Bye now. Write us soon.
Love to all,
Dhahran, Saudi Arabia
June 10, 1952
This is a little quickie as we are going to Ras Tanura this afternoon and won’t be back until tomorrow night. I am just afraid we might slip on writing after that so will get off a note now. I haven’t been to RT in over a year – and it is only 45 miles, too, but just never seem to find the right time to go. We will stay with the [Don] Wassons – old friends of Ken’s from Port Arthur days. I met them in Tulsa in ’37. We should have a nice weekend. They have three children. One boy a year older than Judy who goes to Beirut to school – a girl about Susan’s age and a smaller boy. The Renfers are coming up with their two girls tomorrow and so they should all have old home week.
We are having the porch made into a room – with three big windows facing the patio – will use it as a den. It wasn’t useable for more than two or three months of the year as a porch – and as we are going to put the record player out there and have shelves for books it will make a very nice place. Especially for the children and their guests.
I’ve been very busy this past week. Scout Committee stuff again and Youth Recreational Program. I always say I won’t get myself involved, but do like to do things for the children as we have two who benefit.
Graduation is the 20th – in the theater and should be very nice. Judy is busy on her speech, but not very perturbed about it – not as much as I am! (Editor’s note: Judy Webster was valedictorian of the 1952 graduating class at Dhahran Senior Staff School and was working on her speech for that honor.) The Prom is the 17th and is formal – school is out the 23rd. One other 9th grader is going to Beirut – I mean girl – there are only 6 girls in the class – and I guess she and Judy will room together. . .
I had forgotten to tell you, Pop, that Alice had the kite there and we brought it back with us. We will give it a trial run soon – not the season now, with too much wind. Susan is so thrilled with it and wants to go right out with it, but we are afraid it would be ruined. . . They have a kite contest in the spring and that is when we will show them all up!
We are all fine but seem to be still doing too much rushing around. No doubt will settle down before long – I hope. This moving of top management group to the field makes for a lot of social stuff – then just getting back people are still asking us to dinner.
We have a new addition to the family – a pair of young canaries from Jerusalem. A friend ‘kindly’ brought them as a gift for Susan! They are sweet, though, and are beginning to warble and trill a good bit. So far we have managed to keep Grey Boy from bothering them. He lies under the cage on the floor and gazes at them for time on end. He knows he can’t bother, but I don’t know what would happen if they were left alone in the same room. We are getting a larger cage tomorrow and will hang if from the ceiling on the porch.
Dhahran, Saudi Arabia
June 20, 1952
Another week rolls by and I still don’t have the rugs down in the living room. I do have practically everything else done, though. It takes four men and six boys, almost, to do the job and so we are waiting until Allyn can come down and help us – maybe today. I have kept pretty busy. Had to get out all the summer clothes for all of us and so have spent hours fixing things – seems they all had something that had to be changed. I haven’t gone out in the daytime much. It isn’t nearly as hot as I expected – they’ve had an unusually cool spring – but even so, it is warmer than it was in the States and I am taking it easy. I’ve had lots of callers and that takes up lots of time.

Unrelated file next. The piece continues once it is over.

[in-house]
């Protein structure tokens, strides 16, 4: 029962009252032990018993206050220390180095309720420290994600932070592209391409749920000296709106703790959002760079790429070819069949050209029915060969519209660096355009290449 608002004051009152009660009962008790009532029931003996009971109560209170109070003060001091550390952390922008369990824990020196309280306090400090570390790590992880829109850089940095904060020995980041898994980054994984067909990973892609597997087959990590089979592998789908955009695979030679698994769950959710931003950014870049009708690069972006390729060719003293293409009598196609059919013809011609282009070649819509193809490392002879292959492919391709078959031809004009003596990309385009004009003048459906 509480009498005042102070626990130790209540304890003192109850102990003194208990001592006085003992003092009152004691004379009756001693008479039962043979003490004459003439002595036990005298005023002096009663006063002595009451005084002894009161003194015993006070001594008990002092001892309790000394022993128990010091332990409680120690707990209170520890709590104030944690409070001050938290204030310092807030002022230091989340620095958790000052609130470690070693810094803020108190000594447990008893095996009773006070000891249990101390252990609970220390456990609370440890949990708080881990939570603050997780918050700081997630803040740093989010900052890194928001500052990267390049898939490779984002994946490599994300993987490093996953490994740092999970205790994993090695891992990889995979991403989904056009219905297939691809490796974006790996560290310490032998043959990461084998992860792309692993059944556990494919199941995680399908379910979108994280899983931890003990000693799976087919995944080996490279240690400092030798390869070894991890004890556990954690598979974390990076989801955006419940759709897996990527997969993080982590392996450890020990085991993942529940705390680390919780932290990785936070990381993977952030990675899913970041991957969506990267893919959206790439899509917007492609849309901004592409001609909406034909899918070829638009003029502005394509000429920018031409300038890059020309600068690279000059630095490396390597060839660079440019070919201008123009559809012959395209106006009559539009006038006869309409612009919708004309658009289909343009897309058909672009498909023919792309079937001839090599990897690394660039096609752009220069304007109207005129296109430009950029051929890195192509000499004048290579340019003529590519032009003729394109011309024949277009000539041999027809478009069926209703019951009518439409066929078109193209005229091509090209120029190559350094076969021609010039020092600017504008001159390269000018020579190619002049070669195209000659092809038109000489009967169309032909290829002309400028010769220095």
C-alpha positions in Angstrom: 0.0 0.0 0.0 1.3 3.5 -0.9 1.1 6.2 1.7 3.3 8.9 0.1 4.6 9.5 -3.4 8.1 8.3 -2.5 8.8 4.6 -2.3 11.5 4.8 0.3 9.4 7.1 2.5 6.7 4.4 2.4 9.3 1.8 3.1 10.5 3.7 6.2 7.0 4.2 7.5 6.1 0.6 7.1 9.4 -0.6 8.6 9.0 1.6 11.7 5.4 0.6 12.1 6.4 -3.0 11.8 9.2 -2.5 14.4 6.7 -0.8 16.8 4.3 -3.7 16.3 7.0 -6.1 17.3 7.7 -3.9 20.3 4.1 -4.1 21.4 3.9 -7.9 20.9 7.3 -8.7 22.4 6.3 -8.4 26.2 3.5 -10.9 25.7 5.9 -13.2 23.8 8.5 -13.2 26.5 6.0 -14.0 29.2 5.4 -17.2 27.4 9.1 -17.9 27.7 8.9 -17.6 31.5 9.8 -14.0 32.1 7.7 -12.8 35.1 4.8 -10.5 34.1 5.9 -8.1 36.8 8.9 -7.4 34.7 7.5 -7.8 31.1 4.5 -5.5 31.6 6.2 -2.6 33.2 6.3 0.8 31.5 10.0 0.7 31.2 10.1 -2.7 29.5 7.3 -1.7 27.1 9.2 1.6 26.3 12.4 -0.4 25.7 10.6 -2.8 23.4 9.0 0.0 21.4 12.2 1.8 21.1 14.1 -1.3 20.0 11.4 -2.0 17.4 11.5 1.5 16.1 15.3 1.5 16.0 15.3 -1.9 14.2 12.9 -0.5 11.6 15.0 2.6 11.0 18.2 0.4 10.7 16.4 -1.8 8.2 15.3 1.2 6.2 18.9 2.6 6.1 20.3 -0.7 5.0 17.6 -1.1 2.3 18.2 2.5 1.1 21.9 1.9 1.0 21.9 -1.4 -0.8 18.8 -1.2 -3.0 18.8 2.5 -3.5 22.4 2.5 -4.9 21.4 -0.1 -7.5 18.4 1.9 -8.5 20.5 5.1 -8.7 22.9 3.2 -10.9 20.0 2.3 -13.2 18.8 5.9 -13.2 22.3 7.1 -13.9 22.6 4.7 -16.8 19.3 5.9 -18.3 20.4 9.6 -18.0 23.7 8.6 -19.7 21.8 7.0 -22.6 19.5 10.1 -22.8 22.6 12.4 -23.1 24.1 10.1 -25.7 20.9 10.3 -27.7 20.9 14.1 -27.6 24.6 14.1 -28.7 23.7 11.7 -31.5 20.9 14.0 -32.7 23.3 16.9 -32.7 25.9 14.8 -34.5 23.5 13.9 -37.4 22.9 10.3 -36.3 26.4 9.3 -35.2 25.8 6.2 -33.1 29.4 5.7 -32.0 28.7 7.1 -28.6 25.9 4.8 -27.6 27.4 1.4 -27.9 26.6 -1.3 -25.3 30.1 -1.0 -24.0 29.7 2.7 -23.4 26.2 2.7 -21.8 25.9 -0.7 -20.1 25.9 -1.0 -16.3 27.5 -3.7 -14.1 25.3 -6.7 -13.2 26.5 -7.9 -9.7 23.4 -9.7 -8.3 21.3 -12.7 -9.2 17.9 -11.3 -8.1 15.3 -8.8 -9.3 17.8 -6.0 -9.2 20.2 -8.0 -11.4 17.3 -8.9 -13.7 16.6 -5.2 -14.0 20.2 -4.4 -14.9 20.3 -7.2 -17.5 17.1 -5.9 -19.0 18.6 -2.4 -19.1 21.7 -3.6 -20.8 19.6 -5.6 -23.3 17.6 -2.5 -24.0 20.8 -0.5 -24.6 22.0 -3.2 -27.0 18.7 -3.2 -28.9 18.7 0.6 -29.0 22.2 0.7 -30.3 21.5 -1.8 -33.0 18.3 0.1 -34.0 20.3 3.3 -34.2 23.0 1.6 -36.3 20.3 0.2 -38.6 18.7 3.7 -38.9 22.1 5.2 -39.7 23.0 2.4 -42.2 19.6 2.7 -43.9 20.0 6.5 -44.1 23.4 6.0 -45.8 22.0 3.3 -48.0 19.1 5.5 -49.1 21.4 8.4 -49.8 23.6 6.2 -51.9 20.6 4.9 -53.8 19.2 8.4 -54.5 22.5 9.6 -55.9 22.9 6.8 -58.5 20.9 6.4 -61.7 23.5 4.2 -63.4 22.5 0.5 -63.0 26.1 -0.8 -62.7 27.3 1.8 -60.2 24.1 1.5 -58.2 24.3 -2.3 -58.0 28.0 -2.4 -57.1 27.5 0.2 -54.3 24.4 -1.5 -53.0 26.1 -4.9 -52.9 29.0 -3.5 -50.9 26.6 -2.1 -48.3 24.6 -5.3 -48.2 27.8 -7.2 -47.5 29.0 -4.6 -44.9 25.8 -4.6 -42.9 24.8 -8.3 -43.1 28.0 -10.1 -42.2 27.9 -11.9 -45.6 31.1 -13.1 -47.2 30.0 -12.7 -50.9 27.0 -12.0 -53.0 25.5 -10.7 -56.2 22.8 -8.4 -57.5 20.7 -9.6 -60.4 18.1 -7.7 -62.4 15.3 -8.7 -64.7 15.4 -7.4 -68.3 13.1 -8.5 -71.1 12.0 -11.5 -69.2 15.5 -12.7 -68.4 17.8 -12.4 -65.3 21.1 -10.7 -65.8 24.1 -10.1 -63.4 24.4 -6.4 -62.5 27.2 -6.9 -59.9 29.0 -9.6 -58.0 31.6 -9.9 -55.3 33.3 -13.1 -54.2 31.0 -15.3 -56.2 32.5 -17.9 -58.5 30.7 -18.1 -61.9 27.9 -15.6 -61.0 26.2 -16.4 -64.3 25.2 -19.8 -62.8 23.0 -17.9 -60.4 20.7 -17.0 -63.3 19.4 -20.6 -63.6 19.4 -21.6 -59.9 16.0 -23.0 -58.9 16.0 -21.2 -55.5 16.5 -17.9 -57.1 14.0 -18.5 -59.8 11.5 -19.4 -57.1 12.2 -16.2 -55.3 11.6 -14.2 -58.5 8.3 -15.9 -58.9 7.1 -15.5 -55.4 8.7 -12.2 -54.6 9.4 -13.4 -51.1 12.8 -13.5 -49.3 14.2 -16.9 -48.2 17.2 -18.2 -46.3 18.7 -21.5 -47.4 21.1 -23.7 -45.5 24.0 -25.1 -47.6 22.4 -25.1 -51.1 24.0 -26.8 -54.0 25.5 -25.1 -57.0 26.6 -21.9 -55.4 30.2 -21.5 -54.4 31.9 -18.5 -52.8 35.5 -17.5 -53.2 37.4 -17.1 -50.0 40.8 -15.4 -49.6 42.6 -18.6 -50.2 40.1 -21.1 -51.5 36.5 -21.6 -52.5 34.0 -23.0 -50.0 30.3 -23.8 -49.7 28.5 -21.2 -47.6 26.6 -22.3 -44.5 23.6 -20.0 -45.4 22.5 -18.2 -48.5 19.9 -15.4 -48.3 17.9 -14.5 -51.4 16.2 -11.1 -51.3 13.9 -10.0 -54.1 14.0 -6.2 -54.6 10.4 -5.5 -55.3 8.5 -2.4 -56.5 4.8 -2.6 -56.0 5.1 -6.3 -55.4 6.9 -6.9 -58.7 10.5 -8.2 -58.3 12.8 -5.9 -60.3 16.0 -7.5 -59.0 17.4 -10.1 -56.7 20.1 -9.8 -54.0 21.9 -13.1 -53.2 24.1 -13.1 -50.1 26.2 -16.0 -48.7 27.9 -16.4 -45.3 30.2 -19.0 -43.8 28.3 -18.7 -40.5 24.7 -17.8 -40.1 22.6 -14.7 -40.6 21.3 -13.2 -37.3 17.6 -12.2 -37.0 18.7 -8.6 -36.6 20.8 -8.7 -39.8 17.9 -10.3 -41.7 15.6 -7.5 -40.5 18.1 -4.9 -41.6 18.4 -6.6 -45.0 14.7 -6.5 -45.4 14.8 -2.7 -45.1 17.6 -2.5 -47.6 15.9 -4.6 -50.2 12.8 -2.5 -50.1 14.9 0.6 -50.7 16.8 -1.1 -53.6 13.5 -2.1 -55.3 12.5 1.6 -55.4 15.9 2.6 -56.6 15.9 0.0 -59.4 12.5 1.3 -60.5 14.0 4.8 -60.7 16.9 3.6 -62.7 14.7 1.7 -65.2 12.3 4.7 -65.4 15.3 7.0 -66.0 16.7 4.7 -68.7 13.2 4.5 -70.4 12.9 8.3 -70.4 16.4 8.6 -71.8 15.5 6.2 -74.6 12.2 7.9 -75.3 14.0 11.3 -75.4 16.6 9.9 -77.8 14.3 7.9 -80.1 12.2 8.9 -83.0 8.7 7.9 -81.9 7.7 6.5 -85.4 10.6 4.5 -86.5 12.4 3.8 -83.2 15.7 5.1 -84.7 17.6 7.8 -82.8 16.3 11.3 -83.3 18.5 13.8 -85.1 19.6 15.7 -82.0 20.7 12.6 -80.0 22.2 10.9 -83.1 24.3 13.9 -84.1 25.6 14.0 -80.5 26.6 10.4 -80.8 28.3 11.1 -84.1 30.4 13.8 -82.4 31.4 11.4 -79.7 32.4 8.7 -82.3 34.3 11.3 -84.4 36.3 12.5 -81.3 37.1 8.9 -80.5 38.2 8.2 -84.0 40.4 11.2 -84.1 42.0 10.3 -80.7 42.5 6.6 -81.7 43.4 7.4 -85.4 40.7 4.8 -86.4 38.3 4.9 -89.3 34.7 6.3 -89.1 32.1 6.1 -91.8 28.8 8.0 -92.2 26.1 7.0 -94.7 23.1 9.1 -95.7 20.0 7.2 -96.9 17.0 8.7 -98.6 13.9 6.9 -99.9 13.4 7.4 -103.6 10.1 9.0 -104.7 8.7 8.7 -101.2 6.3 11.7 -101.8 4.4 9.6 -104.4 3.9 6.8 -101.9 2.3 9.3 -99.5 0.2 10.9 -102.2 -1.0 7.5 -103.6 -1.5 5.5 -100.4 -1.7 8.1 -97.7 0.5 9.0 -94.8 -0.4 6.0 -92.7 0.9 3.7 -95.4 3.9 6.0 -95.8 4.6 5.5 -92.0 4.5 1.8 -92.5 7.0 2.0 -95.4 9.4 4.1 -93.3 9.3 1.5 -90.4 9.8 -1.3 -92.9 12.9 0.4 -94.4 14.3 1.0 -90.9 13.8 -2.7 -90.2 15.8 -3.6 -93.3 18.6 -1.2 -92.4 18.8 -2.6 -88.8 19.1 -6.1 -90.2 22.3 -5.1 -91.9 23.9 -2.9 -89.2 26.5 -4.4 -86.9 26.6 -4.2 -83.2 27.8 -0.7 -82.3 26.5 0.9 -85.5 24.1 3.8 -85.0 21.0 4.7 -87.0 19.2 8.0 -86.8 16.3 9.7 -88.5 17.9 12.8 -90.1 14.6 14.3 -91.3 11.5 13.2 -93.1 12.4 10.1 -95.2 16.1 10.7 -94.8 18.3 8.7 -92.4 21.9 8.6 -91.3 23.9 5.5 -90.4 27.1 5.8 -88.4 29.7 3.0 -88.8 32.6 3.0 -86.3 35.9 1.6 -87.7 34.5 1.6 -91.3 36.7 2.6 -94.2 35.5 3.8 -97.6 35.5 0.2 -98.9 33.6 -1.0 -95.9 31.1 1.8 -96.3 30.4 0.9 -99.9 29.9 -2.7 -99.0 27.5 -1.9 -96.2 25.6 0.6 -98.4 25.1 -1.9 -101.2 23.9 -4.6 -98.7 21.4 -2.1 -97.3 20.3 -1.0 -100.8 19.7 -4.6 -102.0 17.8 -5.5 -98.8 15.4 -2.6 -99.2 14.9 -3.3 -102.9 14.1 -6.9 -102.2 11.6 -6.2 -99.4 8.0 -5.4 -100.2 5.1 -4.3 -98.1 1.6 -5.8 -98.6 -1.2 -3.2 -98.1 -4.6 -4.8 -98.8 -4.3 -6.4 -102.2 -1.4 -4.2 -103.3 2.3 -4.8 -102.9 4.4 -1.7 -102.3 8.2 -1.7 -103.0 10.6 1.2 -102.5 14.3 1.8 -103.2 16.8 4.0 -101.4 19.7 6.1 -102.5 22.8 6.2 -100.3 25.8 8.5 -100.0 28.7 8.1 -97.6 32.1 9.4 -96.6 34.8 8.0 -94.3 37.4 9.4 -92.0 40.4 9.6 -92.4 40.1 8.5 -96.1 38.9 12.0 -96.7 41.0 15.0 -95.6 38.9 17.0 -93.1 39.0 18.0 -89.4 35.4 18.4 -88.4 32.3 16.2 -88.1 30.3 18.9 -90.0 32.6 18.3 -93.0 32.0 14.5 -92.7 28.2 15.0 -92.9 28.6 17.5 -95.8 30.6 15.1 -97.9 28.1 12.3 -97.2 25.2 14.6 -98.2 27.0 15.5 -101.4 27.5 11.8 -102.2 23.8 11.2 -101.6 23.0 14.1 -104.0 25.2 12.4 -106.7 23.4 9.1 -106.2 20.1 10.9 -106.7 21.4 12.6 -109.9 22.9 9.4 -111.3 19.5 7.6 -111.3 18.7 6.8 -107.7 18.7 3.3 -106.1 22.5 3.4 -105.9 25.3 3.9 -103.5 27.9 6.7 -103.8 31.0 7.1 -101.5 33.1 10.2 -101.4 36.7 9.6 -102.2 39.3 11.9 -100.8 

Ken had to officiate at a farewell dinner this last week and present the gift – one of his men is retiring. He does a very good job of it. The school had open house one night, too, and we went to a big cocktail party. Judy had the “gang” in Wednesday night and they had fun – danced on the patio. I went to a coffee one morning – played Canasta one afternoon. Tomorrow we start plans for the Teenage Tea Dance we are giving (Recreational Committee) on the 4th [Fourth of July]. The party last night at the Executive House was for two more Vice Presidents who have come to live in the field – with their families. One was Les Snyder and his new wife. We had loads of fun. It was a buffet cocktail party on the big patio at the Ex House. Bob Keys is full of fun and foolishness (the new Aramco President) – at a party, anyway, and one of our new wives who lives across the street from us plays the piano simply out of this world – classical – I mean in a professional class. And her dance music isn’t bad. After most of the gang left a few of us stayed on and listened to Edwa play. They had a lovely string quartet during the evening, which was nice. There are all sorts of parties coming up now for all the new ‘brass’ residents. You know Aramco is moving all of its top management to the field to live. There are several houses started for them, too.
Judy has been tearing around like mad trying to see and do everything at once. She felt a little ‘removed’ for a little bit, but now you would never know she had been away. The house is overflowing with kids. Susan seems happy as a lark. She has two very good friends who practically live here and much to my surprise she even spent the night with one last weekend – without any trouble – I mean trouble in the sense she would not spend the night away from home for the last two years . . .